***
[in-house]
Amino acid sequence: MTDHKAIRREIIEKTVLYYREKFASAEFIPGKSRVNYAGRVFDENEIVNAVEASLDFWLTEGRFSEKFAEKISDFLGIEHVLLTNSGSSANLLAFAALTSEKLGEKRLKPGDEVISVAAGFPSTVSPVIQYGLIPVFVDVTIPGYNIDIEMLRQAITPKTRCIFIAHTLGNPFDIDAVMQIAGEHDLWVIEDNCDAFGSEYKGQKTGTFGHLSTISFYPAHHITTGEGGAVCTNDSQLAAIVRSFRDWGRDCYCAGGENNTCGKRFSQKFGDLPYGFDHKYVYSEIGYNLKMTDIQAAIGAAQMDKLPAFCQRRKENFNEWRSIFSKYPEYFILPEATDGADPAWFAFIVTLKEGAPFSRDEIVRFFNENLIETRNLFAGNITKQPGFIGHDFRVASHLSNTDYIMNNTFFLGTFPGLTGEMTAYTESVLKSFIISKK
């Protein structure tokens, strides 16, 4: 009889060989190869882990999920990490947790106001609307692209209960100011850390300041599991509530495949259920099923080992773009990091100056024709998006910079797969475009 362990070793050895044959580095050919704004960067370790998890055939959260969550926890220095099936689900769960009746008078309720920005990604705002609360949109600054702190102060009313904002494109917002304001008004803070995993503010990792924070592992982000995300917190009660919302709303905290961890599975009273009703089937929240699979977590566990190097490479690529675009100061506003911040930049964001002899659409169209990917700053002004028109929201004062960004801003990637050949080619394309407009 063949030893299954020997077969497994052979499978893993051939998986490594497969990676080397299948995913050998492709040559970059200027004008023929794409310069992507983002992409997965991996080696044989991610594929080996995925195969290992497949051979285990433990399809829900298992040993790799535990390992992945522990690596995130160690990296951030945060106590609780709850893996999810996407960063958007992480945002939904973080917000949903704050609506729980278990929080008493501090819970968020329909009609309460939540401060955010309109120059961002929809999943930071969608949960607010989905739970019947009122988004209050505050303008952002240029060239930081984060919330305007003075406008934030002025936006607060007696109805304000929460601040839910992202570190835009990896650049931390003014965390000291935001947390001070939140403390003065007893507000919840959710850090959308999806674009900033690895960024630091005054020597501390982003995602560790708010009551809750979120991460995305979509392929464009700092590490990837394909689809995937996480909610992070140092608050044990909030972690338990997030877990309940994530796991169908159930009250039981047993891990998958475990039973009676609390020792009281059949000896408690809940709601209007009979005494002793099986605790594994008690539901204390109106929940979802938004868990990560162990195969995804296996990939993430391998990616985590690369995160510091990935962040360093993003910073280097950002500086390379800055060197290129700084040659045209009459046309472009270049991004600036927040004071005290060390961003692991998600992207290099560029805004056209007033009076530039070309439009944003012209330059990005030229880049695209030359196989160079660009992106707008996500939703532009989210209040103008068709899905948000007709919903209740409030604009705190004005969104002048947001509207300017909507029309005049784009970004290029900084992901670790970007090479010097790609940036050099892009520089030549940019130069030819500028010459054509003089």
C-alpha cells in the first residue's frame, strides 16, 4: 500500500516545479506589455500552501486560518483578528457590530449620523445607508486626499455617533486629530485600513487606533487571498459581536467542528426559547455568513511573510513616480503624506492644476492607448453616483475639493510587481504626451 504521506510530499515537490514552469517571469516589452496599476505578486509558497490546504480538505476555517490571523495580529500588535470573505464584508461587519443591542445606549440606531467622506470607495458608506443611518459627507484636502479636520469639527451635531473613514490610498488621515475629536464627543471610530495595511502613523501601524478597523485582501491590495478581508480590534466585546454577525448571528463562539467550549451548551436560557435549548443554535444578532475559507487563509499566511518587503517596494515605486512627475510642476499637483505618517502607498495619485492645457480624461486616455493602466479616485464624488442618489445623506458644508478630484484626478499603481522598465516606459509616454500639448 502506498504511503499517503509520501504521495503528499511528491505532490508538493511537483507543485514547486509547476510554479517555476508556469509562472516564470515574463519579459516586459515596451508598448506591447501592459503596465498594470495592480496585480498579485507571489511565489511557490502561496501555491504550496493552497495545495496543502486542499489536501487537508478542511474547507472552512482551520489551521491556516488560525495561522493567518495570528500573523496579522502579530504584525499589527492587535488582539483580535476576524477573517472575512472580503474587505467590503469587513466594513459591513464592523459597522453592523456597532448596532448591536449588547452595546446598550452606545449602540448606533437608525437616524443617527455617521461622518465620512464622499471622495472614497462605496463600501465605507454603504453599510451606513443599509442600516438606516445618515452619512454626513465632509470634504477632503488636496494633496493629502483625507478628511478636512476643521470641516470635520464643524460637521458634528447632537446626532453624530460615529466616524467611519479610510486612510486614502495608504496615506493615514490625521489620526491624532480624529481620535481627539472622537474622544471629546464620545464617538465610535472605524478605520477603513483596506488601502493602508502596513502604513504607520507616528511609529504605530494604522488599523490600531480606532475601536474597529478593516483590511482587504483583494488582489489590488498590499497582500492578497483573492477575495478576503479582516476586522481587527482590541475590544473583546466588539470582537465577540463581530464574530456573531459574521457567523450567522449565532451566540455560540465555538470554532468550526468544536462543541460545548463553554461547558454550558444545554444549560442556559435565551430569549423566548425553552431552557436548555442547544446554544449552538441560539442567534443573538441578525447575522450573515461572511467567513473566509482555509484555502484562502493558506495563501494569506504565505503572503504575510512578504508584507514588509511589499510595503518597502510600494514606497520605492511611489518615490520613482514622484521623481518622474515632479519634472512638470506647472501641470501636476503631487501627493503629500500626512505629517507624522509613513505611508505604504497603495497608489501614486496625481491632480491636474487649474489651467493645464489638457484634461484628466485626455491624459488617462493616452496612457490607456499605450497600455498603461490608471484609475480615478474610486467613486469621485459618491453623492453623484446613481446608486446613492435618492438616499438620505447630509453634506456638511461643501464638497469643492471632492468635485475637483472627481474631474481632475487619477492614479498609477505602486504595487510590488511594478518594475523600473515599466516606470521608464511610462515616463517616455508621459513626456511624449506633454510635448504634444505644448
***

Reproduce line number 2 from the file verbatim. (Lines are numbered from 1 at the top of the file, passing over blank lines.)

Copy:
Amino acid sequence: MTDHKAIRREIIEKTVLYYREKFASAEFIPGKSRVNYAGRVFDENEIVNAVEASLDFWLTEGRFSEKFAEKISDFLGIEHVLLTNSGSSANLLAFAALTSEKLGEKRLKPGDEVISVAAGFPSTVSPVIQYGLIPVFVDVTIPGYNIDIEMLRQAITPKTRCIFIAHTLGNPFDIDAVMQIAGEHDLWVIEDNCDAFGSEYKGQKTGTFGHLSTISFYPAHHITTGEGGAVCTNDSQLAAIVRSFRDWGRDCYCAGGENNTCGKRFSQKFGDLPYGFDHKYVYSEIGYNLKMTDIQAAIGAAQMDKLPAFCQRRKENFNEWRSIFSKYPEYFILPEATDGADPAWFAFIVTLKEGAPFSRDEIVRFFNENLIETRNLFAGNITKQPGFIGHDFRVASHLSNTDYIMNNTFFLGTFPGLTGEMTAYTESVLKSFIISKK